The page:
Tough reality as recession hits unscripted shows


This article was originally on a blog post platform and may be missing photos, graphics or links. See About archive blog posts.

Is the recession driving viewers away from reality programming?

There has been so much chatter about politics and the economic meltdown on TV this fall that it’s obscured another reality: Some of the networks’ biggest unscripted series have been sinking in the ratings.

New York-based ad firm Horizon Media today delivered an analysis of Nielsen Media Research data for broadcast series during the first two months of the TV season, compared with the same period last year. The verdict? Established reality-competition and game shows, including ‘Dancing With the Stars,’ ‘Survivor’ and ‘Deal or No Deal,’ are suffering a slump almost as bad as the larger economy’s.


Hardest-hit is Fox’s ‘Are You Smarter Than a 5th Grader?,’ which has shed nearly half its share of the 18-to-49-year-old demographic since last year (from a 2.5 rating to a 1.3). Among all viewers, ‘5th Grader’ is off 35%, to 5.5 million.

Almost as bad is NBC’s ‘Deal,’ with the Wednesday edition plunging nearly 29%, to a mere 8 million viewers, compared with last year. The Friday airing has performed even worse, falling 38%. ABC’s ‘Dancing’ is down 9% — despite Cloris Leachman’s unlikely tenure on this fall’s edition — and CBS’ ‘Survivor: Gabon’ has dropped one-tenth compared with last fall’s ‘Survivor: China.’ Even Fox’s ‘Cops,’ which in March celebrates its 20th anniversary, has tumbled 17%.

Now, it could be argued that all of network TV is down. But virtually all of the series that have shown improvement this fall are scripted shows. Among them: NBC’s ’30 Rock’ (up 23%), the CW’s ‘Gossip Girl’ (20%) and CBS’ ‘Ghost Whisperer’ (8%) and ‘How I Met Your Mother’ (12%).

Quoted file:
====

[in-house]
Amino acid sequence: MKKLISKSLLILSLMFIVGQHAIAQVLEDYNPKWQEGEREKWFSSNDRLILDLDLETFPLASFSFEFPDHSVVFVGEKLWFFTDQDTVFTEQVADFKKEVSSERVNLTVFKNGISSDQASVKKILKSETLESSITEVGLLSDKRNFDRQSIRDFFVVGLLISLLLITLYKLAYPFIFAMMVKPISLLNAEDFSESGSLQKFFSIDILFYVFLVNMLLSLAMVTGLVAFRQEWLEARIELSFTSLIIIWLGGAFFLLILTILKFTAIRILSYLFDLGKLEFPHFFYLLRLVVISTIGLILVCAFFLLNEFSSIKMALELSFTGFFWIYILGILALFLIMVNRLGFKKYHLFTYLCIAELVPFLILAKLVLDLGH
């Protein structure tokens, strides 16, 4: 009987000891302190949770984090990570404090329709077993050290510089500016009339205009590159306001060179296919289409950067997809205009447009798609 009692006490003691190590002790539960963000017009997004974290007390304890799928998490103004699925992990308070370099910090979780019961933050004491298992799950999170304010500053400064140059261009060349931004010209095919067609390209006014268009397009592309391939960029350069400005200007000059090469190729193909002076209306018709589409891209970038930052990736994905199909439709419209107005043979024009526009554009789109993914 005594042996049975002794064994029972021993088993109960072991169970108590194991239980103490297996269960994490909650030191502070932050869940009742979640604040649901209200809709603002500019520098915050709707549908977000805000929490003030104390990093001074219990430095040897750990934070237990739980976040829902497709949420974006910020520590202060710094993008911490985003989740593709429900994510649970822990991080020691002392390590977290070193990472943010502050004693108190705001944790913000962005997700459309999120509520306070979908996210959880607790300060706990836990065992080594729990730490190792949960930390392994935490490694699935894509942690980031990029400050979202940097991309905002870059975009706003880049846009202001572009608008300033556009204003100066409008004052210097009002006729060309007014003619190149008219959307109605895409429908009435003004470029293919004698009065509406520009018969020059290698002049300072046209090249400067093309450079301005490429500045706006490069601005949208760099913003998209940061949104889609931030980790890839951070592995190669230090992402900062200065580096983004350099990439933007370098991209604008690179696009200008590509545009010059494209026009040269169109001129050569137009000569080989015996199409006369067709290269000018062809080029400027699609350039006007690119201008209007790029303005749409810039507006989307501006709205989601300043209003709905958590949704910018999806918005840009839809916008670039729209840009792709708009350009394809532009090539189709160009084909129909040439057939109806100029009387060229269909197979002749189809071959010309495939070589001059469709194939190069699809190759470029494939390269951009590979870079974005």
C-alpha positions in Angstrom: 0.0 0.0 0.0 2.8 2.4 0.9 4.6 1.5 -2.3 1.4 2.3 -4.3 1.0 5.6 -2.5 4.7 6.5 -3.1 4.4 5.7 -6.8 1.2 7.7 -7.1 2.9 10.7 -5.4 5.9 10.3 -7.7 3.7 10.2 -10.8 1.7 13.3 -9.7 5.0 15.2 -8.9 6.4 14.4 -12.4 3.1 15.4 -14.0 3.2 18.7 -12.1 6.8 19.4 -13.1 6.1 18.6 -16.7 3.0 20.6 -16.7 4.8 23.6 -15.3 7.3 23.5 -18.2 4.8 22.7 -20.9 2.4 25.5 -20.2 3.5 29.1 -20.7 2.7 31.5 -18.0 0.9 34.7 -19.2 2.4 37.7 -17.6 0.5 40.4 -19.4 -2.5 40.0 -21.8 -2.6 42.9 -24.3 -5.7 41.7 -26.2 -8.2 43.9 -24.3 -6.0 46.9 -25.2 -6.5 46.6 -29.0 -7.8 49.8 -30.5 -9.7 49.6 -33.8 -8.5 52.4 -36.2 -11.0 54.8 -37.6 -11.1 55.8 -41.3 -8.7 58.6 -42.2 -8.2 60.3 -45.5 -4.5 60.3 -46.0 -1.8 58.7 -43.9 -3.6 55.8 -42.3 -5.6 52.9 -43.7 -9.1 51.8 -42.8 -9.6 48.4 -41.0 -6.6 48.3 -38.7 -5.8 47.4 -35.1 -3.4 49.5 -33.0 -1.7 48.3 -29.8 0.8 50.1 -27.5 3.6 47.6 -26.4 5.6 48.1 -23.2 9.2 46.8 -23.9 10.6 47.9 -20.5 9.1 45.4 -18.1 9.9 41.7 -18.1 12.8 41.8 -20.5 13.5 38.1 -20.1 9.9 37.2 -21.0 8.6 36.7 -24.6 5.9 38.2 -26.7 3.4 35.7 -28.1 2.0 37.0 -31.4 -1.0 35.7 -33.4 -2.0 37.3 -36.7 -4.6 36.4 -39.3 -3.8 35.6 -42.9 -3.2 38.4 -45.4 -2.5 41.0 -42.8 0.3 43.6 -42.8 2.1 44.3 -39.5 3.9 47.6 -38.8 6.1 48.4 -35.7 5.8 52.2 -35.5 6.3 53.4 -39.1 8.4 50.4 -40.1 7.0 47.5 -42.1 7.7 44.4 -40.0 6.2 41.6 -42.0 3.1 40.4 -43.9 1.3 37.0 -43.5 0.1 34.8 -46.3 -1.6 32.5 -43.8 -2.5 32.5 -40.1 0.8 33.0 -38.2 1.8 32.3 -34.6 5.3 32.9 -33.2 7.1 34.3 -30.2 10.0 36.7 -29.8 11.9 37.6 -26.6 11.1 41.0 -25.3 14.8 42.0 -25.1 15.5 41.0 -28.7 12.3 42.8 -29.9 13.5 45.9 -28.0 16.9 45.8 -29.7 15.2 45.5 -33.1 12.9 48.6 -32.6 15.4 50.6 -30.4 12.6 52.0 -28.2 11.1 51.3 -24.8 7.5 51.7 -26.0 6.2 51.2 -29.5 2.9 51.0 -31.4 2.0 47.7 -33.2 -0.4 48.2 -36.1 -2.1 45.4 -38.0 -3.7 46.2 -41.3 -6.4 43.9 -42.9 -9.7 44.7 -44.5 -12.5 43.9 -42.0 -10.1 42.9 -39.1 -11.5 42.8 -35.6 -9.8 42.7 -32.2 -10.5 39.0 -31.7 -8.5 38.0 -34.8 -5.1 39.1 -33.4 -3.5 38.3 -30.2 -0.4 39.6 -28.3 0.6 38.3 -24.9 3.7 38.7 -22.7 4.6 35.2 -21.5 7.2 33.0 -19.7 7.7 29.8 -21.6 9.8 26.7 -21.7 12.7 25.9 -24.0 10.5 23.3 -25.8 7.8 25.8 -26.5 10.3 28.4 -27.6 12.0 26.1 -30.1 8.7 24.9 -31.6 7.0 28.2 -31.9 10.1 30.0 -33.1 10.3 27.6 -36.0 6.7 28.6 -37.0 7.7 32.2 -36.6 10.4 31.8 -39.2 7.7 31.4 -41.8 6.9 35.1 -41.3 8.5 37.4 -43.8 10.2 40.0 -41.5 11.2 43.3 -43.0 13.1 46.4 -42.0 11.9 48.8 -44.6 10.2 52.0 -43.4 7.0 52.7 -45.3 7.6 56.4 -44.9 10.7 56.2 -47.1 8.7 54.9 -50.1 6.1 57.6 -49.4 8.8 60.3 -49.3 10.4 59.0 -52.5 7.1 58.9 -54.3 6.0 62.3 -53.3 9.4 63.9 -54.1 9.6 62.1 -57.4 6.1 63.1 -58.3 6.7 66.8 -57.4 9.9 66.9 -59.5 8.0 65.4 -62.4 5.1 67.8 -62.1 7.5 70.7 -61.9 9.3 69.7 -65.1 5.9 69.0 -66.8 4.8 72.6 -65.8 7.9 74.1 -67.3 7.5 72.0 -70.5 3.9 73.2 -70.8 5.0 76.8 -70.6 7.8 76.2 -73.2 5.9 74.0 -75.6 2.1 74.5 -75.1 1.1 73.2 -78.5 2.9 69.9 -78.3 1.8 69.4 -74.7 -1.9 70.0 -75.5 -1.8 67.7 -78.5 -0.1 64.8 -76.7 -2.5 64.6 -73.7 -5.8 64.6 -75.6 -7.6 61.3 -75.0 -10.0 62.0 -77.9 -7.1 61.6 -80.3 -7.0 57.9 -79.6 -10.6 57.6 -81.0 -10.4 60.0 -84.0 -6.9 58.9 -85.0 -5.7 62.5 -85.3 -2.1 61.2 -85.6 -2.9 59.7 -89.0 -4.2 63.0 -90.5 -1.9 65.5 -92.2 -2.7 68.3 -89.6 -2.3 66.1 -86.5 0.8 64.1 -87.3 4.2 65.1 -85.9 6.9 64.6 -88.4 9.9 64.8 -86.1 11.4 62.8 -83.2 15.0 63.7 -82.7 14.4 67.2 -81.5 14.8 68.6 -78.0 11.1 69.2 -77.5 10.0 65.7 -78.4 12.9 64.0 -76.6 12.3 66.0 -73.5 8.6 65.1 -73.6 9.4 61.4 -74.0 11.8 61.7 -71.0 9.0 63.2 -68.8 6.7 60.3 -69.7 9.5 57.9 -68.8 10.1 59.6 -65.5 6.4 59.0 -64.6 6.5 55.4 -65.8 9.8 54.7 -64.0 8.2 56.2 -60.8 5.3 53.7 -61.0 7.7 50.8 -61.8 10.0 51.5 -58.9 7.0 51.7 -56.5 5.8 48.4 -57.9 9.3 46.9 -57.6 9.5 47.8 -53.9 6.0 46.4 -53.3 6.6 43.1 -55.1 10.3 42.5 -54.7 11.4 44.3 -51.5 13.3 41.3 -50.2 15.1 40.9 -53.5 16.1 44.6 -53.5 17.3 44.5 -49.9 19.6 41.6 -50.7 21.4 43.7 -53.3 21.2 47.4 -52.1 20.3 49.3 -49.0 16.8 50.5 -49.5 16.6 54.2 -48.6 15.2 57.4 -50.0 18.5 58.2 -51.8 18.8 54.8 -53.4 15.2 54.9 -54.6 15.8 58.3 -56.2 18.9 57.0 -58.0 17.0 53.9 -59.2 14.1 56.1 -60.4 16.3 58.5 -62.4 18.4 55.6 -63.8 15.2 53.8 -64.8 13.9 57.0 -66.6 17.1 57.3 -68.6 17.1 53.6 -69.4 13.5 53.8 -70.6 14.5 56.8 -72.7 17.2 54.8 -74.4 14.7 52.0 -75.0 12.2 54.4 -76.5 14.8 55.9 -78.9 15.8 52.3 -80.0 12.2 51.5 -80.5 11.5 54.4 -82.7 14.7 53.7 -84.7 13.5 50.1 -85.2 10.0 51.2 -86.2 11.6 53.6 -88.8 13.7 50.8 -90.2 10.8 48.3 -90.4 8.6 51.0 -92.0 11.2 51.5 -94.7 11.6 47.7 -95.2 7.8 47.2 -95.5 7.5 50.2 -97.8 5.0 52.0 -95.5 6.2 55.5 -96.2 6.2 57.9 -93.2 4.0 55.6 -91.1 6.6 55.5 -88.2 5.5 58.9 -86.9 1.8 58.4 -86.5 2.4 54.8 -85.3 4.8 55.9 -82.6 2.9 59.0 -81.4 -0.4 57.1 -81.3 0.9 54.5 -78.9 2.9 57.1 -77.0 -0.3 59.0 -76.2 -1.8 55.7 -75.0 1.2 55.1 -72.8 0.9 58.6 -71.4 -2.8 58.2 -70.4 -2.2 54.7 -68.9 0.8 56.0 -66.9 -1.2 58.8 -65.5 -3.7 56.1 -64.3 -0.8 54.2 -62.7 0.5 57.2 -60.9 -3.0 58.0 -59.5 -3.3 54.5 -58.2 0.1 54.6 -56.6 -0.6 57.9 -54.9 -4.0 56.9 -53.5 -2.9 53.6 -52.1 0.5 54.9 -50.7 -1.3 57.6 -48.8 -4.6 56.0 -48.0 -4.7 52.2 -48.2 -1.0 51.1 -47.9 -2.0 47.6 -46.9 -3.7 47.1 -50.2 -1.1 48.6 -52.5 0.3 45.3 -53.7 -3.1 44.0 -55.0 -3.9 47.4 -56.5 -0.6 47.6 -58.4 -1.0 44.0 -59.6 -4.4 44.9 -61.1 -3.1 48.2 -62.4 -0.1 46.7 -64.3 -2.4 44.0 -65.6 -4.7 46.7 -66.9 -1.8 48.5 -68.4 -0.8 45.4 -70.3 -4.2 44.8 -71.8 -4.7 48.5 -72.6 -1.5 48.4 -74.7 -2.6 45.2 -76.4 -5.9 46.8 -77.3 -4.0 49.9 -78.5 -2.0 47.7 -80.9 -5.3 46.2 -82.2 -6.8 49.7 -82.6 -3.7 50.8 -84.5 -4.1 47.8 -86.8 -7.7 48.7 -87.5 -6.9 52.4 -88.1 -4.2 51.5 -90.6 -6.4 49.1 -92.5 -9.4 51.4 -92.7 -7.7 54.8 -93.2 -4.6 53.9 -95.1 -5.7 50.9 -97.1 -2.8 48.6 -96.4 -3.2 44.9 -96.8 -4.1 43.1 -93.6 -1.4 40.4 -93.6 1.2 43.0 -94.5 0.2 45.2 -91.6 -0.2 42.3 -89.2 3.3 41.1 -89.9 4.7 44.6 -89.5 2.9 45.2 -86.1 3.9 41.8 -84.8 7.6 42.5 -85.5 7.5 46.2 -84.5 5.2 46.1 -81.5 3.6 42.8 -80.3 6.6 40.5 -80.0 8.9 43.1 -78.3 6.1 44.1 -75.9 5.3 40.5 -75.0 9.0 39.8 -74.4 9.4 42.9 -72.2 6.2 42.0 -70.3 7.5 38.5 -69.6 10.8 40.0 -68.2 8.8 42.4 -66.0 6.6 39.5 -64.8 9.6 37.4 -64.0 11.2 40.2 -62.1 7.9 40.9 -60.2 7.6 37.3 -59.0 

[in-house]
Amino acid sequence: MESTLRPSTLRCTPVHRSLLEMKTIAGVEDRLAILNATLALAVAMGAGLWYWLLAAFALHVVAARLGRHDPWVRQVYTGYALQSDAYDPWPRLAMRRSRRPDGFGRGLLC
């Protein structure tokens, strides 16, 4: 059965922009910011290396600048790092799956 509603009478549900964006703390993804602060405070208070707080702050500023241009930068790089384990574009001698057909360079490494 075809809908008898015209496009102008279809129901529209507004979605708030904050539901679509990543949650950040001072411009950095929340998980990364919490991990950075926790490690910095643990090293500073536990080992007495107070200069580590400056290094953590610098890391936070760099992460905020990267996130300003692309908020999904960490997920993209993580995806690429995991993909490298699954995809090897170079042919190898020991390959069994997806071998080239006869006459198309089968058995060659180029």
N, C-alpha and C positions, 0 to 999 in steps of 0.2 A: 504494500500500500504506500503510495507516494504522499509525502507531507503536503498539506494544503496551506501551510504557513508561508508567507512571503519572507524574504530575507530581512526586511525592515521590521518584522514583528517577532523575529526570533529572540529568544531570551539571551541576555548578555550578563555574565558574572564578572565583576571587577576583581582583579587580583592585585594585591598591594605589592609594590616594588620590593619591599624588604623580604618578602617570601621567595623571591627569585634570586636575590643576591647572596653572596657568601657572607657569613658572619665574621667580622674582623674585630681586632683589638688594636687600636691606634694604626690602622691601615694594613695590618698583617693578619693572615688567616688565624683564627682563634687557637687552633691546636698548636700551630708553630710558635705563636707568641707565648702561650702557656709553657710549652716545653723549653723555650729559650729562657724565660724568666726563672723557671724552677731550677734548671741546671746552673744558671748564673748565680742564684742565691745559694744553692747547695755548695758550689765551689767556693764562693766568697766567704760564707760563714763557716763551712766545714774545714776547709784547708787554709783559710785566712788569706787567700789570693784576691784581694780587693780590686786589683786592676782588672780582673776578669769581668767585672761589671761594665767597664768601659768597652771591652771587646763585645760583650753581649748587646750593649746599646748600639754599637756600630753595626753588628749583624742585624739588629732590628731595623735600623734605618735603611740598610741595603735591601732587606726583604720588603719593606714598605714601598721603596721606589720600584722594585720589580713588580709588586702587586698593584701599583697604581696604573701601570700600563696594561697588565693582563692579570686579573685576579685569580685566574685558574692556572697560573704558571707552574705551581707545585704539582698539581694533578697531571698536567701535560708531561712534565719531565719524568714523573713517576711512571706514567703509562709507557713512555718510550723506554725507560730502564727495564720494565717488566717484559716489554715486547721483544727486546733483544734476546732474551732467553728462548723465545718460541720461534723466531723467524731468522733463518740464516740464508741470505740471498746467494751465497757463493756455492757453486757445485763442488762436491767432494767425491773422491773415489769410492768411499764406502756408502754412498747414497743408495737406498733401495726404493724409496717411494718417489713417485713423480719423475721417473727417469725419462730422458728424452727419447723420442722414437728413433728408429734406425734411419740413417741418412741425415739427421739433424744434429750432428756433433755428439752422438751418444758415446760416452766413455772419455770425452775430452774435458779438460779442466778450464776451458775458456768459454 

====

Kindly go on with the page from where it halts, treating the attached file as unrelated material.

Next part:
So, what’s up?

Part of the explanation is TV’s natural aging process. Many of the reality shows currently on network schedules are, not to put too fine a point on it, old. ‘Survivor’ is in its 17th cycle, an eternity given that TV lifespans roughly approximate dog years. ‘Dancing’ is winding down its 7th season, the time when most series begin to show signs of wear. And efforts to pump in new blood have not been successful: Take a look at ABC’s ‘Opportunity Knocks,’ which got the hook after three airings this fall.

Overexposure is also a factor. ‘Deal or No Deal’ at one time looked like a fairly durable game concept. But multiple weekly airings, plus a daytime syndicated version that launched this fall, have beaten the life out of the show. Stashing more money in those prize briefcases, as producers have done in a bid to woo viewers, probably won’t help.

And what about that economy? Well, hard times may not have any direct effect on what people choose to watch. But there’s little doubt that during times of upheaval, viewers’ tastes can shift. For example, the deep recession of the early 1980s may have created a fertile environment for the success of nighttime soaps about the treacheries of the rich and infamous, such as ‘Dynasty’ and ‘Dallas.’


Thus, at the outset of what looks to be another deep recession, the sudden success of once-suffering comedies such as ’30 Rock’ and ‘Mother’ is striking. As the Dow continues to spiral down and jobs dry up, viewers may have decided that their everyday lives already contain more reality than they can bear.

—Scott Collins